It’s easy to set PPC bids based upon a direct response ROI. Using this simple metric makes it simple to base every keyword bid on its profit and conversion rate. However, are those bids accurately reflecting the entire revenue your PPC account generates?
To get a complete picture of revenue, and to make sure you aren’t underbidding and leaving profit on the table on some of your most important keywords, you should ask yourself the following questions:
Do consumers who buy from your site usually come back and buy again? Do you know how often? Are the purchases more or less the second time around?
Do you have recurring revenue from a sale such as a subscription or ongoing fee? Do you know how long those consumers stay subscribed to your products?
If you don’t have answers to those questions, you may be making one of the most common mistakes in bidding: not using Lifetime Visitor Values.
When determining your PPC bids, the general calculation is:
(Revenue per conversion / desired ROI) X (conversion rate) = Max Bid
This calculation makes it very straightforward to set keyword or AdGroup level bids that meet your advertising goals. To increase your bid, you need to increase your conversion rate, revenue per conversion, or lower your ROI expectations.
Of course, there are others who bid by profit, return on ad spend, etc. Each of these is a good way to bid depending on your advertising goals and how you wish to measure the effectiveness of your ad dollars.
However, for websites that generate additional revenue past the first sale, the Max CPC formula should be adjusted to:
((Revenue per conversion)+(Repeat sales x average repeat sale amount)/(desired ROI))X(conversion rate)=Max Bid
This is a fairly simplistic look. Let’s see how those formulas adjust your max bid.
If you made the assumptions that:
- Your average conversion rate was 2%
- Your average first sale was $100
- Your average repeat sale was $50
- Your average customer bought from you 3 times
- You desire a 200% ROI
In the first formula for max bid, the numbers would look like:
- (Revenue per conversion / desired ROI) X (conversion rate) = Max Bid
In the adjusted formula, the numbers now look like:
- (((Revenue per conversion)+(Repeat sales x average repeat sale amount))/(desired ROI))X(conversion rate)=Max Bid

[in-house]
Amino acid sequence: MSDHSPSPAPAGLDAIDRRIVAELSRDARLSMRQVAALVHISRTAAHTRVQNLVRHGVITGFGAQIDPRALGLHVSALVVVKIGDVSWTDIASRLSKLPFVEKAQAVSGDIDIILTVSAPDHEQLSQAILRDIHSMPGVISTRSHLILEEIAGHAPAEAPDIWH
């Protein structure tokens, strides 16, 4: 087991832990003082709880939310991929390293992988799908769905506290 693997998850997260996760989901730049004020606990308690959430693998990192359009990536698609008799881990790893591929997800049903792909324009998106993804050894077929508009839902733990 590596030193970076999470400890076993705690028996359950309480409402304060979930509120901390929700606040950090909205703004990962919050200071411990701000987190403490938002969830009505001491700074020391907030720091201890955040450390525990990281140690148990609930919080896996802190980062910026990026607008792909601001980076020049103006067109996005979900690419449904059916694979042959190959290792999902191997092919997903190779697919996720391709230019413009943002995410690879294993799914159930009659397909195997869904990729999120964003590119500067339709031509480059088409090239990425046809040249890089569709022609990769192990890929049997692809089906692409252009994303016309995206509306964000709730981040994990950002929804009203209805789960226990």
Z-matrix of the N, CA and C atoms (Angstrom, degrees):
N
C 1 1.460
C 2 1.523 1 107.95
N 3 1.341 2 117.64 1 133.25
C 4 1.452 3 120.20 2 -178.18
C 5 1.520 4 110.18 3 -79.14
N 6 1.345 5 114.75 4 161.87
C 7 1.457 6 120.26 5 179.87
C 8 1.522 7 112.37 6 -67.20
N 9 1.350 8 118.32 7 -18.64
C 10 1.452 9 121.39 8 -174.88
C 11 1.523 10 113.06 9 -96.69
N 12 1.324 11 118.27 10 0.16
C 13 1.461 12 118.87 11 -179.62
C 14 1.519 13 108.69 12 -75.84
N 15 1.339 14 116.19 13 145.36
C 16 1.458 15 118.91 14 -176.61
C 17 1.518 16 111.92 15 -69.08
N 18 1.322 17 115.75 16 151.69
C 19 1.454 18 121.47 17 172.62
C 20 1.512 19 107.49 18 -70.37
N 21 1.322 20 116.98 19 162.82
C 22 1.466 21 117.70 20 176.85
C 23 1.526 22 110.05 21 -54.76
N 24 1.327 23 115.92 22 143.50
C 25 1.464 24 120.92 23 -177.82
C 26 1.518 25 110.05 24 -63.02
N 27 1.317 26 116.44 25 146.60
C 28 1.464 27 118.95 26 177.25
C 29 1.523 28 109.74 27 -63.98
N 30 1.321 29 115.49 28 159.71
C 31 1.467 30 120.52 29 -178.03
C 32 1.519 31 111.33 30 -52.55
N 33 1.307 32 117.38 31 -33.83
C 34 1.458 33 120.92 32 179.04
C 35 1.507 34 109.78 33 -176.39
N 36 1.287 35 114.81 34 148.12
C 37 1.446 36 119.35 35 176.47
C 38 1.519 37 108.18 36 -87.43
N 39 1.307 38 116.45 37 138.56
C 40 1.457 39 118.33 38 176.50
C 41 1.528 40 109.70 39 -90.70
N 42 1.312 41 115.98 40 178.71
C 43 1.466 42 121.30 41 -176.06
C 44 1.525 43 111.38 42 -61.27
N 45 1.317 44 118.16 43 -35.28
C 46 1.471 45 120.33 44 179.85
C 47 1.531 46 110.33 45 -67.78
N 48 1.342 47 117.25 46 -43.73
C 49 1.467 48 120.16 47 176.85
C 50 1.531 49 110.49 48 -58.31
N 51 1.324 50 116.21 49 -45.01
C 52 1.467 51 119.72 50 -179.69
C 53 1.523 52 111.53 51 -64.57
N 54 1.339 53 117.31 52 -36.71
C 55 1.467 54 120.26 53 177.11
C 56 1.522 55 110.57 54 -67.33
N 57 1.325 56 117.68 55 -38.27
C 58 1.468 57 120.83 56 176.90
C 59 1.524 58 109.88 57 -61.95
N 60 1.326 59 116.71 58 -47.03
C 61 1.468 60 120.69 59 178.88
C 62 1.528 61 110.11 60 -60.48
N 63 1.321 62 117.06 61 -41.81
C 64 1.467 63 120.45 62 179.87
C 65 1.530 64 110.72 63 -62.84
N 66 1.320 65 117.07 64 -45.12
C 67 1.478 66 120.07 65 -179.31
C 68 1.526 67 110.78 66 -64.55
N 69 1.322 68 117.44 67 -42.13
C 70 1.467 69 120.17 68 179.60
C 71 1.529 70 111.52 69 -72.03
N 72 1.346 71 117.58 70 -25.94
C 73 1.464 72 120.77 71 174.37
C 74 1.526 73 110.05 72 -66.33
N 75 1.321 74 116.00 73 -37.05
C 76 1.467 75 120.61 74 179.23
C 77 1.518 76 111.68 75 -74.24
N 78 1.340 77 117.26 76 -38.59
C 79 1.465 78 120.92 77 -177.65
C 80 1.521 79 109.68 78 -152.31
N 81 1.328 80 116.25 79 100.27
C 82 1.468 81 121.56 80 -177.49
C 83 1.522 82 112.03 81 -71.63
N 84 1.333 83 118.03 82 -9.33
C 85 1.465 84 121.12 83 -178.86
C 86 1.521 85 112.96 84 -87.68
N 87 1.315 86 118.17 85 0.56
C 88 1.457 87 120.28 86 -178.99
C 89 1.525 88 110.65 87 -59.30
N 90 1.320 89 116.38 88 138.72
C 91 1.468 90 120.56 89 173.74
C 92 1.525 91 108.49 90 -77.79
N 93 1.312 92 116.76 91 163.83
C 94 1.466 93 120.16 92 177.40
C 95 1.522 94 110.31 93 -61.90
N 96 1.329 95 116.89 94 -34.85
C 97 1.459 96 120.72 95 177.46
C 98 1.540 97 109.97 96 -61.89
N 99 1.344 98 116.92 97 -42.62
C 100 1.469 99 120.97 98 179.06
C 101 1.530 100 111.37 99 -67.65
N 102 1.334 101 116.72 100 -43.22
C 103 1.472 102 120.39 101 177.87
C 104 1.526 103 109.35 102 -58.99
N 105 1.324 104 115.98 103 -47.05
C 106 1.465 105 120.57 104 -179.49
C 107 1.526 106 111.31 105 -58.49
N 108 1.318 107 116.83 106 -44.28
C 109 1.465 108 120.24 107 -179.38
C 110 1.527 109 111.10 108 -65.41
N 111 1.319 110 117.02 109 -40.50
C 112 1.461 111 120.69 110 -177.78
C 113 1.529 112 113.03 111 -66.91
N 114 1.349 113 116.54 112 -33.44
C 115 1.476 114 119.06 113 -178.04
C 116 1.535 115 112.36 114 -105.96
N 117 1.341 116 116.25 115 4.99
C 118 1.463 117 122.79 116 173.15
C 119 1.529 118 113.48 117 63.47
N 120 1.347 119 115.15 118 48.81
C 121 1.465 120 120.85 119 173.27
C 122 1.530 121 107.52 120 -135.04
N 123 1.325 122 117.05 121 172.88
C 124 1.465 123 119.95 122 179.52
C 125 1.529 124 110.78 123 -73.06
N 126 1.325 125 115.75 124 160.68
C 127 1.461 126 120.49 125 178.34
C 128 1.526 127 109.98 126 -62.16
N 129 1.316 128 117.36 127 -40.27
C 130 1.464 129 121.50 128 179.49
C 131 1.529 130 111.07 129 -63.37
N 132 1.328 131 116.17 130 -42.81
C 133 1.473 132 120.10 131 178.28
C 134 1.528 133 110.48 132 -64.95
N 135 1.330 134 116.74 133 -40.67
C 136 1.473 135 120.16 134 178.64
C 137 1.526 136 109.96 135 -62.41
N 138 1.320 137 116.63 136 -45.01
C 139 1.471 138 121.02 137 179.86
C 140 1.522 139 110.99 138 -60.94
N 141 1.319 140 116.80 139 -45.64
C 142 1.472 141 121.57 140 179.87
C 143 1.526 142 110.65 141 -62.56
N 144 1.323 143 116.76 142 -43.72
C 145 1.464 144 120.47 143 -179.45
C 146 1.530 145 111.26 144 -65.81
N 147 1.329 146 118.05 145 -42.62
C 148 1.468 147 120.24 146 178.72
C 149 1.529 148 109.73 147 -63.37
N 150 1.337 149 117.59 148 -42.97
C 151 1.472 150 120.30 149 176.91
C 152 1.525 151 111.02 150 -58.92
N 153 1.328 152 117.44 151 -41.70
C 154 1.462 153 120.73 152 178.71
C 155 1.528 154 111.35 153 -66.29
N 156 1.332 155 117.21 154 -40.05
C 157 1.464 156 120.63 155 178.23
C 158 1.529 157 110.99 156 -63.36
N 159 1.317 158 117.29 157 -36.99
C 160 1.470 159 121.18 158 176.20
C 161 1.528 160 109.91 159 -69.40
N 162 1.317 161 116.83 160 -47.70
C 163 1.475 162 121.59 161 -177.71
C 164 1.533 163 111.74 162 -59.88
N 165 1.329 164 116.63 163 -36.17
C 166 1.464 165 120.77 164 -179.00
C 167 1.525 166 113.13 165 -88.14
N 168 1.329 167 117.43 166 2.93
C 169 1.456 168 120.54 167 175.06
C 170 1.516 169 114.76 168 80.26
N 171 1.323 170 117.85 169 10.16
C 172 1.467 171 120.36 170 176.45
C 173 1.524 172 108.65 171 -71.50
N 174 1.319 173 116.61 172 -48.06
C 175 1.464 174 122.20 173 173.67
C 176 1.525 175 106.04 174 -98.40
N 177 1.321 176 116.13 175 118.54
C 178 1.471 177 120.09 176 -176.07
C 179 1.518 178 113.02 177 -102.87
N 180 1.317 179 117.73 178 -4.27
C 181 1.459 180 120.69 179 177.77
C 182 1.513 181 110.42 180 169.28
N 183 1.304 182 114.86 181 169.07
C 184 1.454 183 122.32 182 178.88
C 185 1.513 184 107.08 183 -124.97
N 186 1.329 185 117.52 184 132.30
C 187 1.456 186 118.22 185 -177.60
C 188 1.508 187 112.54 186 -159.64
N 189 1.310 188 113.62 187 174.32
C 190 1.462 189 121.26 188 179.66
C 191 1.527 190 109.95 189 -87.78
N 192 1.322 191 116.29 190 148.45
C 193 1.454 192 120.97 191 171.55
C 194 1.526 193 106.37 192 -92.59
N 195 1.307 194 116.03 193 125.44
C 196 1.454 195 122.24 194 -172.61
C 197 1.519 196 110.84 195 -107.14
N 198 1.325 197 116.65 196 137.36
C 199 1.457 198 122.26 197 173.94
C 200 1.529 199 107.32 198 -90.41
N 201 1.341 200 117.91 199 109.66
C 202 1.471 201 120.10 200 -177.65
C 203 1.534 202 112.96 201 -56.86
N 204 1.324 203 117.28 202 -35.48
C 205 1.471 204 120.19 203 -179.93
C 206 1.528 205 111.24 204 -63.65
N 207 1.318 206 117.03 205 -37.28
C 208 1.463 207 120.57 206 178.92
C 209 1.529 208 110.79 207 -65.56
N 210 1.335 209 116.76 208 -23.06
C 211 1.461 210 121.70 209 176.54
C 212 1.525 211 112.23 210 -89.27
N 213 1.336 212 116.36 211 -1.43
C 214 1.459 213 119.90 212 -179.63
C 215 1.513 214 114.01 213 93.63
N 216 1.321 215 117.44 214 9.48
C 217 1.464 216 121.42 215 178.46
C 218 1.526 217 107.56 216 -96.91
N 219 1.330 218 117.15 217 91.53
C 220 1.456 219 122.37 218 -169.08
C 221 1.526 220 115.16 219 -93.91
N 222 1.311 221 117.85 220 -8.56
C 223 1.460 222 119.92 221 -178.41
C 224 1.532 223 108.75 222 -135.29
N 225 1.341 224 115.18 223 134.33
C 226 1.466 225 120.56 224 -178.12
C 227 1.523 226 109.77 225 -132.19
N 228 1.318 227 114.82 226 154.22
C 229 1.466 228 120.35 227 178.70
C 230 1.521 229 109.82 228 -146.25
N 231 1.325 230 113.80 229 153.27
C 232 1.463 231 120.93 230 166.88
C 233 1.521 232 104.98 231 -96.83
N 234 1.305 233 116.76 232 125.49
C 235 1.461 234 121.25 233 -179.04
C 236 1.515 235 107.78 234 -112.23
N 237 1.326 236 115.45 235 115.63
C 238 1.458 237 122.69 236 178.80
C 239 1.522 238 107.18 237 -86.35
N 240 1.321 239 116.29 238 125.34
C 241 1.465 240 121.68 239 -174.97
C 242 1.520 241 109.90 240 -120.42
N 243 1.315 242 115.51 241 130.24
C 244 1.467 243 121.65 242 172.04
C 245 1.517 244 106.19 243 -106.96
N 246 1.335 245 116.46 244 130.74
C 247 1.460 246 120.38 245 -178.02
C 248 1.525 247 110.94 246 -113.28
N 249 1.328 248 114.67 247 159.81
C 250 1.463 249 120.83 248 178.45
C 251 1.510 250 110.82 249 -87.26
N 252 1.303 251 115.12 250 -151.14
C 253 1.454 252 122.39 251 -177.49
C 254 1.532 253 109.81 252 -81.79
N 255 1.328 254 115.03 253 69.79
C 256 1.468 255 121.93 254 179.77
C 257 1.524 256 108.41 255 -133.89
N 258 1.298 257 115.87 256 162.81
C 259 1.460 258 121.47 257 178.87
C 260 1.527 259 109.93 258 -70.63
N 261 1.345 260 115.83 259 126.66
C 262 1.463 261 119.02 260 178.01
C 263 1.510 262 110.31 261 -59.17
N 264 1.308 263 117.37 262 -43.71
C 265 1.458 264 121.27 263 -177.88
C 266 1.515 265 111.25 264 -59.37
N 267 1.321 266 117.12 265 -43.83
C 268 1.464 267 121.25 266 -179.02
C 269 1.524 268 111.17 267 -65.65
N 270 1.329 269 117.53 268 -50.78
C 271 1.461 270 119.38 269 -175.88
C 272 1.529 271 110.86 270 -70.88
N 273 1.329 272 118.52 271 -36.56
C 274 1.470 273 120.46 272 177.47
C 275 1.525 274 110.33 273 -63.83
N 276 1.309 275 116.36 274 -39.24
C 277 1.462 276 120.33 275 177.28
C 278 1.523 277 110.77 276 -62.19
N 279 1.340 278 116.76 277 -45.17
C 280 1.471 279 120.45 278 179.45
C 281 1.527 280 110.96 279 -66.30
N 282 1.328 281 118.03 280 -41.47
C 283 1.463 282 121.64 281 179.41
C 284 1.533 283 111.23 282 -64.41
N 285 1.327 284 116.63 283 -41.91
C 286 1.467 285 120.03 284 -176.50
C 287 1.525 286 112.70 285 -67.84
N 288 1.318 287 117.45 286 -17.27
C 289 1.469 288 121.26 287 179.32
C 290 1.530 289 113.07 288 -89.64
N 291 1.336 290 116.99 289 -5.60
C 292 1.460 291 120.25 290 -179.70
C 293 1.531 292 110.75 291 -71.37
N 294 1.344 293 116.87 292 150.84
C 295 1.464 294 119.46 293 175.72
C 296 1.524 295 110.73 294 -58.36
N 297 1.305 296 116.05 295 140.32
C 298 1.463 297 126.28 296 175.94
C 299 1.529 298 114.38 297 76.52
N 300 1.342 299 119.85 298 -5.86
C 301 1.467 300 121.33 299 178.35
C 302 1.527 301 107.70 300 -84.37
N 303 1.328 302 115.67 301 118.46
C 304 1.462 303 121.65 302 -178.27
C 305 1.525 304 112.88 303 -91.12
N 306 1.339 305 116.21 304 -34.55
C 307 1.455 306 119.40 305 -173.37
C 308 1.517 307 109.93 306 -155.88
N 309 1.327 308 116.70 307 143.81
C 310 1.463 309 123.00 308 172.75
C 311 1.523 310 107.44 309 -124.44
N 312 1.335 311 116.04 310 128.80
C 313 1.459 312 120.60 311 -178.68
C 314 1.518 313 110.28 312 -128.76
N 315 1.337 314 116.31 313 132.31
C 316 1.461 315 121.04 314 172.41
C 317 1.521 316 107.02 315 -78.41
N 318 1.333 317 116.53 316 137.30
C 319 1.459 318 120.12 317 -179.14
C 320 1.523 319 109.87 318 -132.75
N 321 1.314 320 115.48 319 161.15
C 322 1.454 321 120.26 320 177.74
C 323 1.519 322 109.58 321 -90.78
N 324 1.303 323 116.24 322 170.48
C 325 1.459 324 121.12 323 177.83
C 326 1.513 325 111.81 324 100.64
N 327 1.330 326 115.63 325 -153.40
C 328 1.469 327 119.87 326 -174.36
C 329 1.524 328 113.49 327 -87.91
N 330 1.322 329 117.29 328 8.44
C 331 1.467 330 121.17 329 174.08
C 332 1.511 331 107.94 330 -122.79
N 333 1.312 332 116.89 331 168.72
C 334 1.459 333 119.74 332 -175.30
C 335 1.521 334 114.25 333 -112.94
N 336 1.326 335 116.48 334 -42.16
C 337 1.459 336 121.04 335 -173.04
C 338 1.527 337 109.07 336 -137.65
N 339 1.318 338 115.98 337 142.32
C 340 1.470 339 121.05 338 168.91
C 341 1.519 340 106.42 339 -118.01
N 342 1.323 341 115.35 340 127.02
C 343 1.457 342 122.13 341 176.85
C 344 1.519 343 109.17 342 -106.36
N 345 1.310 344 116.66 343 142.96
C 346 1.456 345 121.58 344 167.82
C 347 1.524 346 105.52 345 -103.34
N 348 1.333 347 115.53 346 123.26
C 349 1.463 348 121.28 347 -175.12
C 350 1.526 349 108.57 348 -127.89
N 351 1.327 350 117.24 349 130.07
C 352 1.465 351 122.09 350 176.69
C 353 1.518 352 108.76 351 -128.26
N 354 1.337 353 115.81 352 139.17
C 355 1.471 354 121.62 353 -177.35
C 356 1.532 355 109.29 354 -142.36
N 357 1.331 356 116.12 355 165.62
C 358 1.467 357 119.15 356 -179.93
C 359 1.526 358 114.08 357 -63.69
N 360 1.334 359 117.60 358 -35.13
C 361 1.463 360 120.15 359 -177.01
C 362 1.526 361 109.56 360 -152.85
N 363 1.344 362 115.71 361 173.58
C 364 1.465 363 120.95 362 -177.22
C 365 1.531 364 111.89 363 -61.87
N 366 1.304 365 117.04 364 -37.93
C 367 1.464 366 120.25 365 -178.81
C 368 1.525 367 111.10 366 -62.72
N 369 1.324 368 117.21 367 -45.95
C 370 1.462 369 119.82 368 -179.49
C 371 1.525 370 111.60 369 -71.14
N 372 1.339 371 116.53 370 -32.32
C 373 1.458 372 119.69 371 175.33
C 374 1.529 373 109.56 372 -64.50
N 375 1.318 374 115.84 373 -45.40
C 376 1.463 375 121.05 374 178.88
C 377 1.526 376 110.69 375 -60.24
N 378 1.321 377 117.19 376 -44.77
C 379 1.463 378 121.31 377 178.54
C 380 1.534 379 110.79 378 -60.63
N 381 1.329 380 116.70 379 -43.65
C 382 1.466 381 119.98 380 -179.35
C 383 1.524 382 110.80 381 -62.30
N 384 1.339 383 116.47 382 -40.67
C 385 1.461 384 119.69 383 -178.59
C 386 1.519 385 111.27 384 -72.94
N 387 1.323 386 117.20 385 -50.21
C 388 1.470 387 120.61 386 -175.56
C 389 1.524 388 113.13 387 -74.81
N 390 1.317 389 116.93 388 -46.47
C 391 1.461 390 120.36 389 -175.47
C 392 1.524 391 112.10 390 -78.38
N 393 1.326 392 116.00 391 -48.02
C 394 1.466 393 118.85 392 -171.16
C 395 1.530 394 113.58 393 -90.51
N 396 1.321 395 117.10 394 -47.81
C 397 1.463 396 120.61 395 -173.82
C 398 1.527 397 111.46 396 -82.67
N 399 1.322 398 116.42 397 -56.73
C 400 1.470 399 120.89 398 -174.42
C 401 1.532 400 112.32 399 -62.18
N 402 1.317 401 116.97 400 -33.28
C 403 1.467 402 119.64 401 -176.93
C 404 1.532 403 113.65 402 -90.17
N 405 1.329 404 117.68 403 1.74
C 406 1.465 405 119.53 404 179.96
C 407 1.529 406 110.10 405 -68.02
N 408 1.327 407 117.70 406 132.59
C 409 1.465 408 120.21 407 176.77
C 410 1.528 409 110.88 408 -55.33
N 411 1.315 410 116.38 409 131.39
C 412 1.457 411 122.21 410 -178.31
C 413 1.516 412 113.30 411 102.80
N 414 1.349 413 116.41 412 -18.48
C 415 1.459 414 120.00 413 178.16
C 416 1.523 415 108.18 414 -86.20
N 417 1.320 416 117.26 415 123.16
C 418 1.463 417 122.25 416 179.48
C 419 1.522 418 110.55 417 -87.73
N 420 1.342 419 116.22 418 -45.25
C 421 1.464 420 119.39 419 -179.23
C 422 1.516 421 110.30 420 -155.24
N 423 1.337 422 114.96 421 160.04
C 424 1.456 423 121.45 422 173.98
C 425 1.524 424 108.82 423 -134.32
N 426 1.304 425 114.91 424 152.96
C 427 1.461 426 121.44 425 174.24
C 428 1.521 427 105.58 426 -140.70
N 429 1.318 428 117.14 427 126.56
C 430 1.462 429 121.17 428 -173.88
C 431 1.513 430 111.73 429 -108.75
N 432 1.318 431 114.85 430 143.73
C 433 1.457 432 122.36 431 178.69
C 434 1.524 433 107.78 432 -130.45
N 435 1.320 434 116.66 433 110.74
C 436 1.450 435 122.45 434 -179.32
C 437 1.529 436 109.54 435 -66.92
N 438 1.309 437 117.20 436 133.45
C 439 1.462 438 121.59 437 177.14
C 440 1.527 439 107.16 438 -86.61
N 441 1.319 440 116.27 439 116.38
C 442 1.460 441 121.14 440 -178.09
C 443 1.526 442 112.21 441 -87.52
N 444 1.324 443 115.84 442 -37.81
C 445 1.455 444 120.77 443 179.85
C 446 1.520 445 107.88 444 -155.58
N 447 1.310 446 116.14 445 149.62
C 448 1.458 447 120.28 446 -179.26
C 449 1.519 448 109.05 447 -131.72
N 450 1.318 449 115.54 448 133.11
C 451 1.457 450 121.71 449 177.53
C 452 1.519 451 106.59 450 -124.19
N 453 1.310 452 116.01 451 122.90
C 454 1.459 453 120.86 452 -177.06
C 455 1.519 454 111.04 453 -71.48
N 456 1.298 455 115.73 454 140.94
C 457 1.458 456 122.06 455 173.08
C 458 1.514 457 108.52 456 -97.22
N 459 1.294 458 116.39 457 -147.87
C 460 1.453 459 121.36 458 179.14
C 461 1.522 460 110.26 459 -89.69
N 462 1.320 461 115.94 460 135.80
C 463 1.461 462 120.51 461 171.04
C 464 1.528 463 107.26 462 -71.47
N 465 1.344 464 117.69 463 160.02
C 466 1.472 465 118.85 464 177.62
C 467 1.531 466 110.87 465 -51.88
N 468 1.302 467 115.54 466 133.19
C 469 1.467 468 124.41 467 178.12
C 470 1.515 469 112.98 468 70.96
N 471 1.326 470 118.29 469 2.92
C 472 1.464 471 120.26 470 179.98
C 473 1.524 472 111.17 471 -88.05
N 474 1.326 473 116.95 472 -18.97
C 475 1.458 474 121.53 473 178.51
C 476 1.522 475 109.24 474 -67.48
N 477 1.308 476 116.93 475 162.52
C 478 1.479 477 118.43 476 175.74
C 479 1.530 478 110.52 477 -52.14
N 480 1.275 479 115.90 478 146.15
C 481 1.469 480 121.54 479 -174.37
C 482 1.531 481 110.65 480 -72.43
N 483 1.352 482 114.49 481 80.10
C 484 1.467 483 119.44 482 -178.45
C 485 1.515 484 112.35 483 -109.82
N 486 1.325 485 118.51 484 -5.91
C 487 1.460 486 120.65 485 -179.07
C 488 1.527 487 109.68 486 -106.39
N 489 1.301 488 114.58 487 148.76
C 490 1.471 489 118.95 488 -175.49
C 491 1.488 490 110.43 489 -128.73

Changing the bid from $1 to $2.50 actually maintains the same ROI for your company. However, if you took into account total profit, the numbers would also continue to climb.
The most expensive marketing cost is acquiring your customers in the first place. The cost of the first relationship with a customer far outweighs the cost of re-marketing to someone who has placed trust in your company.
Why does this matter?
Let’s use a more real life example to illustrate moving from a single point of ROI calculation to using a Lifetime Visitor Value bid calculation.
One of my favorite industries to highlight why including total customer revenues is extremely important is the ultra competitive hosting industry.
If you think about a hosting service with these numbers:
- $10/month hosting
- 5% conversion rate
- 200% desired ROI
The max bid for any single PPC account would be $0.25. (($10/200%) x (5%)= $0.25).
A $0.25 bid in the web hosting industry will not bring you very much traffic, as your ad will be buried several pages deep within the search results. Even with all the upsells that can be layered onto an account (email, storage, domains, privacy, bandwidth, website builders, etc), the numbers will never appear to work well. While someone will technically meet their desired ROI, the total profits will be so low that the company will not be around long.
However, if you added one crucial piece of information to the above numbers, subscription length, the dynamics of bidding and profit suddenly change. If our hypothetical hosting company knew that their average account stayed with them for 26 months, the formula would take on new life, resulting in a max bid of $6.73. ((($10)+(26x$10))/(200%))x(5%)=$6.75
A $6.75 vs $0.25 max CPC will significantly change one’s placement and traffic.
Adjusting bids for lifetime visitor values also applies to the retail, service, and any other market with repeat customers. Once you start doing the math around how repeat sales from customers affect your profits, you can see why airlines, hotels, and even grocery stores spend so much time, money, and energy around loyalty programs.
Marketing is not just about the acquisition of a onetime customer. It is also about building a relationship with your customers. It is time to stop advertising and start marketing.
There are a number of metrics that are very important to understand in making your business profitable. Some of them can be very difficult to measure and ascertain. However, the long term payoff from learning how to calculate these numbers goes far beyond just changing your max bids.
They are also business metrics or KPIs (key performance indicators). When digging into these numbers, you can often uncover hidden areas of profit or loss that can give you direction in how to improve your business.
If you currently don’t know if you have repeat customers, it’s time to start aggregating the data. Understanding your customer, his habits, and her tendencies can significantly improve your conversion rates, lifetime visitor values, and ultimately lead your company to be more profitable.
Opinions expressed in the article are those of the guest author and not necessarily Search Engine Land.